The more you have, the more you have to do. This doesn’t just apply to big world leaders and people that we usually think of as being responsible for others. This applies to everyone. I have recently realised this as a home-owner.
When I was a student, living in a rented flat; life was easy. The place was small and easy to maintain. The only person I was responsible for and cleaning up after, was me. I longed for a garden, but after killing two bonsai trees, my little herb tray in the window was about all the greenery I could cope with. When something broke, you called the landlord or the rental agency and it was for them to sort out. I never lived in one place long enough for any serious maintenance.
Now, I have my garden and I can never find enough time to keep it looking nice. The house is in dire need of some serious fixing. With two dogs, two kids and a husband (albeit a fairly well house-trained one!) nothing ever seems to stay clean. It’s not just the sand that gets traipsed in from outside, or the crumbs or the spillage. There seems to be things everywhere! Toys, cups, wine glasses, keys…and there is no way to dust efficiently with all this clutter.
The more money you have, the more things you have to spend it on, and it’s just never enough. And life has a way of reminding us of this all too often.
This morning the Cape of Storms really lived up to its name! The rain was pelting down and the wind howled. It was so bad that after the dog asked to go out, she turned around on the doorstep three times before deciding that she really did need to go and have a wee.
Where I would normally kick the dogs out of the house when I leave in the morning, I felt really sorry for them and left them snugly in their beds instead. I very nearly called the boy’s play school to tell them that he would not be coming today because his mother is not getting out of her bed! And it might have been better for my state of mind!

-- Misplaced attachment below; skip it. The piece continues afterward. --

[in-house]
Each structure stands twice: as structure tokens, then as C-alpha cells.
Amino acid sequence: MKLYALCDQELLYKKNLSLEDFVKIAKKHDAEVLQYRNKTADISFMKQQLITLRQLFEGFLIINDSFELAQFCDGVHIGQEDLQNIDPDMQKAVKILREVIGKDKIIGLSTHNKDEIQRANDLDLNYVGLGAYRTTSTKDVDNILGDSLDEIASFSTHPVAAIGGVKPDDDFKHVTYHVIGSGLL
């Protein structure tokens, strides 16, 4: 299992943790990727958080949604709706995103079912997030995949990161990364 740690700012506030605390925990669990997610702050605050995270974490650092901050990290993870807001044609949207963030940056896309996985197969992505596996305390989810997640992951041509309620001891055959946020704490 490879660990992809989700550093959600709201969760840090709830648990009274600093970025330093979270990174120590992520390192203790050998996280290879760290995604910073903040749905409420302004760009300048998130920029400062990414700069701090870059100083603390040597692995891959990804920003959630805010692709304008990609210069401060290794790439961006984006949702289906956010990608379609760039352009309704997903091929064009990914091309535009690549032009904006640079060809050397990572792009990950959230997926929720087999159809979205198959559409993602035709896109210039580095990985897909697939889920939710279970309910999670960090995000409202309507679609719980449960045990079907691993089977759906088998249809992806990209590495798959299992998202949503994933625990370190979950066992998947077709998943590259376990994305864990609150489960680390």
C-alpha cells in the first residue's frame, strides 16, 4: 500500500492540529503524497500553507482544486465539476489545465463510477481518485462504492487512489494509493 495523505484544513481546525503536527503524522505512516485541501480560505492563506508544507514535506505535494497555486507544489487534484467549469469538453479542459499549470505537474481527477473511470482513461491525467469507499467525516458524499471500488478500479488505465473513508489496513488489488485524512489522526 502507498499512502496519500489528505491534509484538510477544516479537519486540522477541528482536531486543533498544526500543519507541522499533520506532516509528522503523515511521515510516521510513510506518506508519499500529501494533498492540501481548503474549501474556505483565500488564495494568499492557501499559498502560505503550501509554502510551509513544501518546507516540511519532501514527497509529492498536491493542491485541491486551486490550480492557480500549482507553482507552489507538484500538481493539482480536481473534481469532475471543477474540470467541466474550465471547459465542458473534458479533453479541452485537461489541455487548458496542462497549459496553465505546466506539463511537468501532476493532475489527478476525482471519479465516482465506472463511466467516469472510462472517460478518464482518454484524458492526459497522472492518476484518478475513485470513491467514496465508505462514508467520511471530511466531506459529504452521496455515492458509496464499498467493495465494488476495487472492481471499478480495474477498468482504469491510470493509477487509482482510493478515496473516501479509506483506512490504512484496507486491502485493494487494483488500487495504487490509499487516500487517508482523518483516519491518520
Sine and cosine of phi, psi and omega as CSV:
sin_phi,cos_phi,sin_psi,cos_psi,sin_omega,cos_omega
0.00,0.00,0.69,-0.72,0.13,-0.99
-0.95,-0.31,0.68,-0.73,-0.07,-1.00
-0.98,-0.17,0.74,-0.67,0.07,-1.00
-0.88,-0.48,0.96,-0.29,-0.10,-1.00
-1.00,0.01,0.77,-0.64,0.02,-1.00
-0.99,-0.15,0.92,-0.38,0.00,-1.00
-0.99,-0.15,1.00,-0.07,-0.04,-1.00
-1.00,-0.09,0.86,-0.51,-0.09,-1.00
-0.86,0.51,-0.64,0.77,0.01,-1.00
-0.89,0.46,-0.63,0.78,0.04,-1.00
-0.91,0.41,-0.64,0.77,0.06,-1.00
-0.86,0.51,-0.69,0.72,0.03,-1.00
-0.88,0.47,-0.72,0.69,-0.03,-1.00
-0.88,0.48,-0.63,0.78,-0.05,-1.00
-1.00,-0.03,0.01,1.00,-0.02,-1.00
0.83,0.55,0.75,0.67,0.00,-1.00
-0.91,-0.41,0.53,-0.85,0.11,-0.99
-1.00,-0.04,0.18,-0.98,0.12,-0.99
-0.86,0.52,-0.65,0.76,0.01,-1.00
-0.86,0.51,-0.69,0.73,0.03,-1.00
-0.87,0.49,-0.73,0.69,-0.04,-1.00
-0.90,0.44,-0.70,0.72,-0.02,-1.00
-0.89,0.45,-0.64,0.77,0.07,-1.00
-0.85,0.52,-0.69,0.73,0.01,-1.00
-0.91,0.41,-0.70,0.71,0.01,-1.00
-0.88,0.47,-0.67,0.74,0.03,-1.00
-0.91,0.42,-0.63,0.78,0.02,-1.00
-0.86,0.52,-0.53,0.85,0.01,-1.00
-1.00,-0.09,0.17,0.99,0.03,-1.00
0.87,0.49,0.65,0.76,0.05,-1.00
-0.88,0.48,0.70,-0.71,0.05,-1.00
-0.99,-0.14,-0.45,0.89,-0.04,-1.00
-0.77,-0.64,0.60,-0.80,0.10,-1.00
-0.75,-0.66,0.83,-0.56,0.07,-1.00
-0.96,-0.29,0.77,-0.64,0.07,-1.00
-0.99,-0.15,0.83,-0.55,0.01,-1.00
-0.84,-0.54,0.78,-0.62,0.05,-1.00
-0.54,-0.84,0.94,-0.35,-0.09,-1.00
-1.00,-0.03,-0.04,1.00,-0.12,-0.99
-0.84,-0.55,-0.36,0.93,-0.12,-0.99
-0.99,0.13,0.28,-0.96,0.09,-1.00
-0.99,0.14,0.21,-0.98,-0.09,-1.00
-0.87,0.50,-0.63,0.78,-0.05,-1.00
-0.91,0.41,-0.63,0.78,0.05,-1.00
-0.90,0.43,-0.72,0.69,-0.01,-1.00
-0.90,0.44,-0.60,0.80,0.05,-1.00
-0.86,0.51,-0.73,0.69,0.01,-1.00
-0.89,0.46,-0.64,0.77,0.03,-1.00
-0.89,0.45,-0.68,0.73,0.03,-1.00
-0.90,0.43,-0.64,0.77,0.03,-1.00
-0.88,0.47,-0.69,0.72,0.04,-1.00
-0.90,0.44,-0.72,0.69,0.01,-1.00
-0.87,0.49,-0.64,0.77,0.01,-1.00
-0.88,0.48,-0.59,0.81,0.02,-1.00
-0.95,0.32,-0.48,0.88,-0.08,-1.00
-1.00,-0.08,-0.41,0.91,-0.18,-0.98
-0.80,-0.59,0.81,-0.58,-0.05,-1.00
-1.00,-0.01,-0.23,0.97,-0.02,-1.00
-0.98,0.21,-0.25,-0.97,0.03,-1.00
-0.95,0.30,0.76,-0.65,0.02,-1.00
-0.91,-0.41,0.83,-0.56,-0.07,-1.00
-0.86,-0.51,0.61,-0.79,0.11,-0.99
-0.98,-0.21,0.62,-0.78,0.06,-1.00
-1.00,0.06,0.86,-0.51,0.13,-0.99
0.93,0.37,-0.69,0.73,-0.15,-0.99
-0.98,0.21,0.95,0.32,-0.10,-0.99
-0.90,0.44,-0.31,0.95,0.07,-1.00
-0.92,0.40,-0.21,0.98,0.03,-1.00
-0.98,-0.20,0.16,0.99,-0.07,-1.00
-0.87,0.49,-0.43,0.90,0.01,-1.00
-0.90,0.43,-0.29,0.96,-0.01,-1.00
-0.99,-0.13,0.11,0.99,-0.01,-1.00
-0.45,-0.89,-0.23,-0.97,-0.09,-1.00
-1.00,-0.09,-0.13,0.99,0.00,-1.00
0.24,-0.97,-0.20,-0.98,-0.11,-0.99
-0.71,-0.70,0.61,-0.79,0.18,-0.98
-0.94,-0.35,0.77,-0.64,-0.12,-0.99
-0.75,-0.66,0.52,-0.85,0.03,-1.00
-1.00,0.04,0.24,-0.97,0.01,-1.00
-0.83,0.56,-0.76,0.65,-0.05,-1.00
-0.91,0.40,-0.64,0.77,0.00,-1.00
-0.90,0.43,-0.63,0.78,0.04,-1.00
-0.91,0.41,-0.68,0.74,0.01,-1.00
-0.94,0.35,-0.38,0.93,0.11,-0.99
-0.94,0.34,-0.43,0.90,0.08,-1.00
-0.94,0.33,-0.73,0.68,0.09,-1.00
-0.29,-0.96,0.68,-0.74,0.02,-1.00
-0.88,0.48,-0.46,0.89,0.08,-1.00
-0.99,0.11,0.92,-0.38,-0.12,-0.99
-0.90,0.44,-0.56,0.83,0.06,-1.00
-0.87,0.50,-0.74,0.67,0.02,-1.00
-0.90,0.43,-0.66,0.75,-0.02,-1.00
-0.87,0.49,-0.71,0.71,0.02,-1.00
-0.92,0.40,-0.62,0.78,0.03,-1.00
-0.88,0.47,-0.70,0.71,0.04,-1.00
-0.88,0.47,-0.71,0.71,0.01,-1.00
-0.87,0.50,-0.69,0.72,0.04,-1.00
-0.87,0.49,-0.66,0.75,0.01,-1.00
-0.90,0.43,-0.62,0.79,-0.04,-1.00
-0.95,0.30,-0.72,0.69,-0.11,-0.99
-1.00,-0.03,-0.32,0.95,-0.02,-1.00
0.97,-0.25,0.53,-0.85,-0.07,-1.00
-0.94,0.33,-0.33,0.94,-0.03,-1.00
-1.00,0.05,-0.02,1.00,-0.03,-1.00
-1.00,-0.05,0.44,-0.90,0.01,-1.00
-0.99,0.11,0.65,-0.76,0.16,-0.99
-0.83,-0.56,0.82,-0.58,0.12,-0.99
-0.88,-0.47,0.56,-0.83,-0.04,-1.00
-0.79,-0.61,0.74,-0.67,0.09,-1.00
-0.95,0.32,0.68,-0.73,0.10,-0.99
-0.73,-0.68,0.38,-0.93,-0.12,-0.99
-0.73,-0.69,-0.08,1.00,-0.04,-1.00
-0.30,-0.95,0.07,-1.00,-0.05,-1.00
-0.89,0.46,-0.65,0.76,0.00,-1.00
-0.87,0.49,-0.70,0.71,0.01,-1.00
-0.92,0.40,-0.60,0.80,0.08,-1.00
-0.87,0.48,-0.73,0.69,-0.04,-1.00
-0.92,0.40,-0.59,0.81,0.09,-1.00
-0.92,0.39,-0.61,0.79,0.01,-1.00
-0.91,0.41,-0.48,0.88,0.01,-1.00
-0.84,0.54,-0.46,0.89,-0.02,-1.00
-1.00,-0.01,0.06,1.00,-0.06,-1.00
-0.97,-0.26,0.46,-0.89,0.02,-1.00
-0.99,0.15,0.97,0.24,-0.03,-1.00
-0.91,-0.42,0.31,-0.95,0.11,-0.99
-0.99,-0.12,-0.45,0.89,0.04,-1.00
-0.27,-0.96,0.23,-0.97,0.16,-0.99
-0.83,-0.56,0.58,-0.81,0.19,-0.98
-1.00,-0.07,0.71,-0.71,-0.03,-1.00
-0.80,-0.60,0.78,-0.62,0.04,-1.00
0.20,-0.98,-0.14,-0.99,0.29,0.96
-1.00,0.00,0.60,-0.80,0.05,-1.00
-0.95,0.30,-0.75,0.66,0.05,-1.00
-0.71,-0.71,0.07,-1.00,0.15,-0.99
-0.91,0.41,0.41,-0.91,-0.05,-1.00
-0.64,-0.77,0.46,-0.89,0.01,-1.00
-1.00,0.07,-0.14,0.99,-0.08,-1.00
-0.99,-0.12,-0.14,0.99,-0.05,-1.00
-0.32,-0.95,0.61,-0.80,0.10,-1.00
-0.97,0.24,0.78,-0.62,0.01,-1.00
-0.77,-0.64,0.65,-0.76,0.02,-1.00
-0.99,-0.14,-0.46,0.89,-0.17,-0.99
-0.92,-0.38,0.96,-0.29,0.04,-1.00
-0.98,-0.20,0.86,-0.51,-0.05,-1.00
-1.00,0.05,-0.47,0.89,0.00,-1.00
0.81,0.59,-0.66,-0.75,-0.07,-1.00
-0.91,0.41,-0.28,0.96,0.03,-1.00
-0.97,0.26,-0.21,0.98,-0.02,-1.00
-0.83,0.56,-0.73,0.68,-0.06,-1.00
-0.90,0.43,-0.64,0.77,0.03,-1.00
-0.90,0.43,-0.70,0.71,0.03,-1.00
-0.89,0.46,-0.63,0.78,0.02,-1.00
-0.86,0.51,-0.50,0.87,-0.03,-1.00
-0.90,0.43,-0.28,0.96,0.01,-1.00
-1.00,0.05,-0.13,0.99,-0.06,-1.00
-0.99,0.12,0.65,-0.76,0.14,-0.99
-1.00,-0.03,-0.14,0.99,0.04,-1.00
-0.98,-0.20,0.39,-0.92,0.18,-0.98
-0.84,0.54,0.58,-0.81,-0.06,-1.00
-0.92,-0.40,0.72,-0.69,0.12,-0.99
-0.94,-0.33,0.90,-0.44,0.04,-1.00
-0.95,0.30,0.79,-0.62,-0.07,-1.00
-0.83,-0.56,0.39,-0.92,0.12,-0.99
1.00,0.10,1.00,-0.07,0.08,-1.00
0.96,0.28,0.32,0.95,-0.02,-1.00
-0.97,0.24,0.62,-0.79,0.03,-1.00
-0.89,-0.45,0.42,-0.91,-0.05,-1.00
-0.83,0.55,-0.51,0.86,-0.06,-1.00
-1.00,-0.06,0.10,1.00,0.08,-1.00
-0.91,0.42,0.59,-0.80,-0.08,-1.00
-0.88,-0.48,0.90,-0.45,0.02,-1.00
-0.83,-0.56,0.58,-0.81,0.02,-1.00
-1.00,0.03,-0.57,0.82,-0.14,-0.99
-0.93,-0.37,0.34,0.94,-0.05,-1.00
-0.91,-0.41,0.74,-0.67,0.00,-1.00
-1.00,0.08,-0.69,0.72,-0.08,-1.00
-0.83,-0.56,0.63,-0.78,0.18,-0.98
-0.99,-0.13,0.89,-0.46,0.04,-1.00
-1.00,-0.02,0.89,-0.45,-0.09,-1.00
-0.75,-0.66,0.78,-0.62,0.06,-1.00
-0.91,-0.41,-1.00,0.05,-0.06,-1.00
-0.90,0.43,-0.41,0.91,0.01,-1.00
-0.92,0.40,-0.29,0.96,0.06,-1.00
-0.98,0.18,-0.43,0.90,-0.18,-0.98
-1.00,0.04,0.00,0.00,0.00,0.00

On the way back, standing in the traffic I notice a movement to my right. It is a homeless man. His clothes are drenched and the little bag of what is possibly all his earthly belongings is dripping with water. He is visibly shaking; so much in fact, that his crutch is slipping in the mud. My heart aches. “What can I do?What can I do? What can I do?” But I end up doing nothing as I am on a treacherous bend in the road and stopping would probably cause more problems than anything else at this particular point in time.
This is obviously not a bad person. He is not a drug dealer or a burglar, otherwise he would not be outside in this weather. He is just someone who has had some bad luck somewhere in his life and now has no-one to look out for him. I really hate that bad things happen to good people. All. The. Time.
The image haunts me as I drive to my nice warm, dry house with a hot shower, an electric kettle, and cupboards stocked with everything I need to get me through this stormy day. I am so grateful for all that I have.
I volunteer; I give my time back to society. But when is it enough? Is there nothing more that I can do? Should I be giving all my worldly goods away? But what then of my children? I have to scrape together and hoard and save as much as I possibly can to make sure that they have everything they need. It’s easy to give away things when they only affect me, but it becomes a whole lot harder to be spending money and giving away things when it will have a potential impact on their future.
When do we that have a lot give enough? Where is the balance? How do you know if you’re giving and doing enough? For it really is our responsibility to take care of those who cannot do so for themselves…